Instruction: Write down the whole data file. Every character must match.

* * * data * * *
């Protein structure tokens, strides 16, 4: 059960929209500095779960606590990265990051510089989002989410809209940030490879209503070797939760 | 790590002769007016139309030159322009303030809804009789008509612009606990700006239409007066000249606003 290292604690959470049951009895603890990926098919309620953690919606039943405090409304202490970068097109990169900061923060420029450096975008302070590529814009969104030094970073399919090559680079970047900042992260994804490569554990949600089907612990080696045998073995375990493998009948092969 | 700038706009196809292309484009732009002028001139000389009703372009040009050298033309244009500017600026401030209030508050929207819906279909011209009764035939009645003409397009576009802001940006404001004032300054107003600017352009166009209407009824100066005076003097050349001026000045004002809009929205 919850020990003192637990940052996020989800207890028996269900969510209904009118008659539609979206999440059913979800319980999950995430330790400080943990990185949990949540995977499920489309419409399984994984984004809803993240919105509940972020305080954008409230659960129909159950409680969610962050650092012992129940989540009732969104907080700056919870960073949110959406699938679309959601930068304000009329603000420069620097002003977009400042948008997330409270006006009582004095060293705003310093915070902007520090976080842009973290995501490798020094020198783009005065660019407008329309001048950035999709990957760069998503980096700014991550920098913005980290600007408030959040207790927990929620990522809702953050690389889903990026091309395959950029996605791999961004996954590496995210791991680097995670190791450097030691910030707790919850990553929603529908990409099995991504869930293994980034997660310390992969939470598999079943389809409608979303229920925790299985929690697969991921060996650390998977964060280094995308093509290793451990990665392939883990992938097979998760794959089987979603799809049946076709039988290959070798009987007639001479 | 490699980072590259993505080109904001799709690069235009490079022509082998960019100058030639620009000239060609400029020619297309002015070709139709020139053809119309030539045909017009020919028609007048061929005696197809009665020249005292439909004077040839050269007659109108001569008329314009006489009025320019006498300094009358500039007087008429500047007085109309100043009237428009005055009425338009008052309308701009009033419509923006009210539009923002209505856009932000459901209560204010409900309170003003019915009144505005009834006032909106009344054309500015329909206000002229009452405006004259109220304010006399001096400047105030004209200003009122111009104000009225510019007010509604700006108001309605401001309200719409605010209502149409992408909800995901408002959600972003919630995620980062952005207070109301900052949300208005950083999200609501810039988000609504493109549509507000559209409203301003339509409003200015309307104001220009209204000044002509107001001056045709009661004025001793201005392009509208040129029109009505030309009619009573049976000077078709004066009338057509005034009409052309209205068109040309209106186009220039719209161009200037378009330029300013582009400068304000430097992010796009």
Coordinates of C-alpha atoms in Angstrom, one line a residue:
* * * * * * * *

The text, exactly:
């Protein structure tokens, strides 16, 4: 059960929209500095779960606590990265990051510089989002989410809209940030490879209503070797939760 | 790590002769007016139309030159322009303030809804009789008509612009606990700006239409007066000249606003 290292604690959470049951009895603890990926098919309620953690919606039943405090409304202490970068097109990169900061923060420029450096975008302070590529814009969104030094970073399919090559680079970047900042992260994804490569554990949600089907612990080696045998073995375990493998009948092969 | 700038706009196809292309484009732009002028001139000389009703372009040009050298033309244009500017600026401030209030508050929207819906279909011209009764035939009645003409397009576009802001940006404001004032300054107003600017352009166009209407009824100066005076003097050349001026000045004002809009929205 919850020990003192637990940052996020989800207890028996269900969510209904009118008659539609979206999440059913979800319980999950995430330790400080943990990185949990949540995977499920489309419409399984994984984004809803993240919105509940972020305080954008409230659960129909159950409680969610962050650092012992129940989540009732969104907080700056919870960073949110959406699938679309959601930068304000009329603000420069620097002003977009400042948008997330409270006006009582004095060293705003310093915070902007520090976080842009973290995501490798020094020198783009005065660019407008329309001048950035999709990957760069998503980096700014991550920098913005980290600007408030959040207790927990929620990522809702953050690389889903990026091309395959950029996605791999961004996954590496995210791991680097995670190791450097030691910030707790919850990553929603529908990409099995991504869930293994980034997660310390992969939470598999079943389809409608979303229920925790299985929690697969991921060996650390998977964060280094995308093509290793451990990665392939883990992938097979998760794959089987979603799809049946076709039988290959070798009987007639001479 | 490699980072590259993505080109904001799709690069235009490079022509082998960019100058030639620009000239060609400029020619297309002015070709139709020139053809119309030539045909017009020919028609007048061929005696197809009665020249005292439909004077040839050269007659109108001569008329314009006489009025320019006498300094009358500039007087008429500047007085109309100043009237428009005055009425338009008052309308701009009033419509923006009210539009923002209505856009932000459901209560204010409900309170003003019915009144505005009834006032909106009344054309500015329909206000002229009452405006004259109220304010006399001096400047105030004209200003009122111009104000009225510019007010509604700006108001309605401001309200719409605010209502149409992408909800995901408002959600972003919630995620980062952005207070109301900052949300208005950083999200609501810039988000609504493109549509507000559209409203301003339509409003200015309307104001220009209204000044002509107001001056045709009661004025001793201005392009509208040129029109009505030309009619009573049976000077078709004066009338057509005034009409052309209205068109040309209106186009220039719209161009200037378009330029300013582009400068304000430097992010796009």
Coordinates of C-alpha atoms in Angstrom, one line a residue: